The West Hollywood City Council has approved $4.5 million in contracts with social services organizations, including funding new ones to fill a gap left by the end of WeHo’s relationship with a major homeless services provider.
That provider is People Assisting the Homeless (PATH), which has provided an outreach team for homeless people in West Hollywood and access to ten emergency shelter beds. PATH informed the city earlier this year that it wasn’t interested in renewing its contract. West Hollywood has worked with PATH since 1999, when PATH took over Foundation House, a shelter operated by the West Hollywood Homeless Organization on La Brea Avenue near Santa Monica Boulevard. PATH opened a regional homeless center in Hollywood in 2001.
The city has agreed to contract with Ascencia, a Glendale-based non-profit focused on homeless, for $215,000. Ascencia will provide a team to reach out to homeless people in West Hollywood and access to shelter beds. The city also agreed to allocate $230,114 to Step Up On Second to address the needs of homeless people on the street. That will pay for services from a social worker, a nurse, a substance abuse counselor, a psychiatrist and a peer advocate. The goal is to bring ten homeless people into permanent housing each year. Step Up currently operates “Michael’s Village” on North Formosa Avenue near Sunset Boulevard, which houses a couple dozen homeless mentally ill people.
What could have been a routine decision to appropriate the social services money turned into a discussion of complaints by area residents about homeless young people seeking services from the L.A. LGBT Center. The center’s Youth Center on Highland Avenue just south of Fountain provides a variety of services to homeless young people including emergency overnight beds, food, showers and addiction recovery services.
Several people who said they live near the center, which is outside West Hollywood’s city limits, repeated complaints made at a recent community meeting. They claimed that young people using the Youth Center wandered into their neighborhoods, trespassing, urinating in public, stealing and having sex in public.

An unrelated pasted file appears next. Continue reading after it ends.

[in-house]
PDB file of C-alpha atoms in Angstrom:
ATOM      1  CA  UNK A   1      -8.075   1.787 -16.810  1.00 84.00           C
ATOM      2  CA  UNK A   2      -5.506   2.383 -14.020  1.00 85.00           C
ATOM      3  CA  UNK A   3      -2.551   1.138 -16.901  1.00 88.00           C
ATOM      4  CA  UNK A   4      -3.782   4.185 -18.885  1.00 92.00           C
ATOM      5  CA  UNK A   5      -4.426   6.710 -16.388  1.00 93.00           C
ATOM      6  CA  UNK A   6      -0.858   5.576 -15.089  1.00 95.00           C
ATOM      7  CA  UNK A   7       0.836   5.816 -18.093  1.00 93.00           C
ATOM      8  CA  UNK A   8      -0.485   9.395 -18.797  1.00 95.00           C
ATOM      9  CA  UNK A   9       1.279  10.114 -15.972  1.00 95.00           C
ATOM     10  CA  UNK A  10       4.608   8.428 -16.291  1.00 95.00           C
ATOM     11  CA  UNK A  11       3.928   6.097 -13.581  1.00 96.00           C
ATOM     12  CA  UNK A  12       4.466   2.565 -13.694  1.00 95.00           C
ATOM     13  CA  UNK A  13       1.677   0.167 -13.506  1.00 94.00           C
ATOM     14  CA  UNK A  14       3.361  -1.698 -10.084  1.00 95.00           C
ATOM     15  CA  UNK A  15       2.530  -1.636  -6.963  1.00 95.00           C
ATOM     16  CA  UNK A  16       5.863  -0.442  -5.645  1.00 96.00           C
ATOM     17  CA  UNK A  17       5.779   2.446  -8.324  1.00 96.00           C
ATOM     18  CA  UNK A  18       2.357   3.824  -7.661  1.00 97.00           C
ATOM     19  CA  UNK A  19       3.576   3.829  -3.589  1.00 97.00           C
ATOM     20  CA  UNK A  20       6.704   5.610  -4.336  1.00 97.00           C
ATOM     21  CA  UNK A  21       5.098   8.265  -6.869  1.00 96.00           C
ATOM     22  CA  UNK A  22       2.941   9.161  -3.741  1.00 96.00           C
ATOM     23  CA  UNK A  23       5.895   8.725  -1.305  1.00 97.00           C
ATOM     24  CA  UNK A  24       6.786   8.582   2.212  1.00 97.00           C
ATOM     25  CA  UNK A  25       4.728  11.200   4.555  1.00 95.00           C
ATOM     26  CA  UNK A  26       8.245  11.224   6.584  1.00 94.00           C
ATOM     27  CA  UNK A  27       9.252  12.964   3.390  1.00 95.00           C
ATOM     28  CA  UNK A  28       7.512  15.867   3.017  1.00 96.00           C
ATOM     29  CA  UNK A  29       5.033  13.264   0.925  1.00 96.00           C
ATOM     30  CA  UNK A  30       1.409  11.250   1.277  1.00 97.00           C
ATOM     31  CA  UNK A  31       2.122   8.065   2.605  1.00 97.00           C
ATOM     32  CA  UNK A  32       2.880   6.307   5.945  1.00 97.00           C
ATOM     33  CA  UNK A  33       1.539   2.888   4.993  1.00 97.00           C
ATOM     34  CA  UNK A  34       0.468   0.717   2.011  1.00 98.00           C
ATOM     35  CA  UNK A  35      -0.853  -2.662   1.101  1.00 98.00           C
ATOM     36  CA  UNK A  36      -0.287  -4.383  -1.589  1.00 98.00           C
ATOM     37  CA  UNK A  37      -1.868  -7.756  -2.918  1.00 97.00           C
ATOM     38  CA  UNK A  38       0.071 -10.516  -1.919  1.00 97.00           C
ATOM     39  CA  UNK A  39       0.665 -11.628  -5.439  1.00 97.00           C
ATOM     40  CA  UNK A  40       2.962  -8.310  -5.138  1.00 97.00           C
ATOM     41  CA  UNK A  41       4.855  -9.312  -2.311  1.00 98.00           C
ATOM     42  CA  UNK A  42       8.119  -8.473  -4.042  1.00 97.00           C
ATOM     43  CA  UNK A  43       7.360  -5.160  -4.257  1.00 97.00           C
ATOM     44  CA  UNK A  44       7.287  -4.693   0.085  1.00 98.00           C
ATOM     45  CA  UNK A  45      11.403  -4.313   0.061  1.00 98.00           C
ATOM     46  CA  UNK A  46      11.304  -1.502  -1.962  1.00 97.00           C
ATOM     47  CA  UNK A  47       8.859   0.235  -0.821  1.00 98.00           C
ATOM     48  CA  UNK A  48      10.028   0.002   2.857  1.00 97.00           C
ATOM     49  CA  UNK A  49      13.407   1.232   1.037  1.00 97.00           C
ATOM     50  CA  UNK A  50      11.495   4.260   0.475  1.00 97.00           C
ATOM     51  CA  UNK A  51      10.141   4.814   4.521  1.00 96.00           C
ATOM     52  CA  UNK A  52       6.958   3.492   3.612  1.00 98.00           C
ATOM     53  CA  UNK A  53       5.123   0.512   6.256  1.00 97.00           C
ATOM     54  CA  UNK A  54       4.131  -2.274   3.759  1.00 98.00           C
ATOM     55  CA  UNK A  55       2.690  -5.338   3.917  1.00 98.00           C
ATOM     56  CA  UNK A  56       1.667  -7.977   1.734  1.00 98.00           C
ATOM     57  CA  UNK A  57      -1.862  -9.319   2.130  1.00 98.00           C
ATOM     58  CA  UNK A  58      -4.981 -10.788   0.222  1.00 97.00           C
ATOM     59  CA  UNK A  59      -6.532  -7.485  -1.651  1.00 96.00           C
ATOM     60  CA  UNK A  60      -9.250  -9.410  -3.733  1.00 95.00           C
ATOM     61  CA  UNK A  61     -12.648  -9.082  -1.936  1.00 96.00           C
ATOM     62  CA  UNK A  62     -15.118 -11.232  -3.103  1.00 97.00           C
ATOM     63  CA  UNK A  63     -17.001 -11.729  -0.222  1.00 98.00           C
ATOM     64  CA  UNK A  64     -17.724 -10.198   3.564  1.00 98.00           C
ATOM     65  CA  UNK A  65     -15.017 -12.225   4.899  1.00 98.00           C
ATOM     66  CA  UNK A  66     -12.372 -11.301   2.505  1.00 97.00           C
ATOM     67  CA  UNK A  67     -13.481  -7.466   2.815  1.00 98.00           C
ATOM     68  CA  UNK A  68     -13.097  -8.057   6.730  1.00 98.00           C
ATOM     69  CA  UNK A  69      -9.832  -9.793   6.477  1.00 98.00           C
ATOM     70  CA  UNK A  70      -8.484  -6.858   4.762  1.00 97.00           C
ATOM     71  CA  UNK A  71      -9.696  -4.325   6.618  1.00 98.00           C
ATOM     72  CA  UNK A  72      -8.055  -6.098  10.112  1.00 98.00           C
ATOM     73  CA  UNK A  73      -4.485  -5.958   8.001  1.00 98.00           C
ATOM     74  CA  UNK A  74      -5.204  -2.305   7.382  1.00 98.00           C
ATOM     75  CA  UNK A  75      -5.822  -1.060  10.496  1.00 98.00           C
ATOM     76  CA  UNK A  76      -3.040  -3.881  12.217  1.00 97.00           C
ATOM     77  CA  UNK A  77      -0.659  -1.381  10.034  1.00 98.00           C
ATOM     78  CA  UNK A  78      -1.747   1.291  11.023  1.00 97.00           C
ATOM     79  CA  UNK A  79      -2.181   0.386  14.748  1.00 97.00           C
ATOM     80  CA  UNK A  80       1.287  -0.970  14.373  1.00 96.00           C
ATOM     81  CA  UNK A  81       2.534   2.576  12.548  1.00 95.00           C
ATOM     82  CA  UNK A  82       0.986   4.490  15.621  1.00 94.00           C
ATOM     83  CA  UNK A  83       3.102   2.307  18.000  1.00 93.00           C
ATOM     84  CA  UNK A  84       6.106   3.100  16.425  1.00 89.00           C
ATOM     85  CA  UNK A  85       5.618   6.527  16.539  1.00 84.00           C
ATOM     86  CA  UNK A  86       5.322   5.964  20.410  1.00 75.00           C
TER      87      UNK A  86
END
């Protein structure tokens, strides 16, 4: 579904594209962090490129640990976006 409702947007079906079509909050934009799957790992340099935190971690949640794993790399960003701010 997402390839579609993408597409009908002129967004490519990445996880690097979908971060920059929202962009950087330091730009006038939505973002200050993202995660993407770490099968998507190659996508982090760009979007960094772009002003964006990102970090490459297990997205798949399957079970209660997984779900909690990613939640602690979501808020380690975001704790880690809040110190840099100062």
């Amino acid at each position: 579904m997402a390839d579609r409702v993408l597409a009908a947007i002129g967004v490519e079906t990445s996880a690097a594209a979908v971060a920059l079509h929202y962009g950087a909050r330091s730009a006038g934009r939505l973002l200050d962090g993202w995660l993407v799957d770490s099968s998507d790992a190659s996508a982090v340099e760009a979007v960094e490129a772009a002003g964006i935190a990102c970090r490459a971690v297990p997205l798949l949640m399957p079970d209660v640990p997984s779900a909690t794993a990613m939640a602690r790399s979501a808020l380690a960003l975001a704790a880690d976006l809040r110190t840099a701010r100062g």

Two of the speakers, Ethan Higuera and Jonathan Theriault, asked the Council to put a hold on funding for the Youth Center until the center addressed those issues. That is a position that Mayor Lauren Meister had suggested at the August community meeting.
Darrel Cumming, the center’s chief of staff, disputed the claim that the Youth Center’s clients are the cause of neighborhood problems. Cumming noted the large number of homeless people in Los Angeles — as many as 54,000 by some counts. “We are part of the solution,” he said. “There just aren’t enough of us.”
Cumming said the Youth Center has 25 emergency beds and offers an 18-month program in which homeless young people can live there while they transition to a more stable life.
“We have been at countless community meetings,” he said. “We have a hotline for people to call us if they think there is a problem with a client of the center. Nearly all of those calls are responded to. Nearly all of those people are not clients of the center.”
Councilmember John Duran suggested that a better approach would be to expand the Youth Center’s funding so that it could better address the issues upsetting its neighbors. Councilmember John D’Amico also asked that the city look for additional funds to improve public safety related to homeless issues.
“I’m certainly in favor of providing beds for homeless youth,” he said. “…. What I’m also in favor of is looking at our public safety dollars to see if we can supplement what we are doing.”
Mayor Lauren Meister supported D’Amico’s recommendation that representatives of the Youth Center attend the next Council meeting to discuss the issue and asked that representatives of Friends Community Center also attend the meeting. Neighbors on the city’s Eastside also have complained about clients of Friends, which provides recovery services to LGBT people.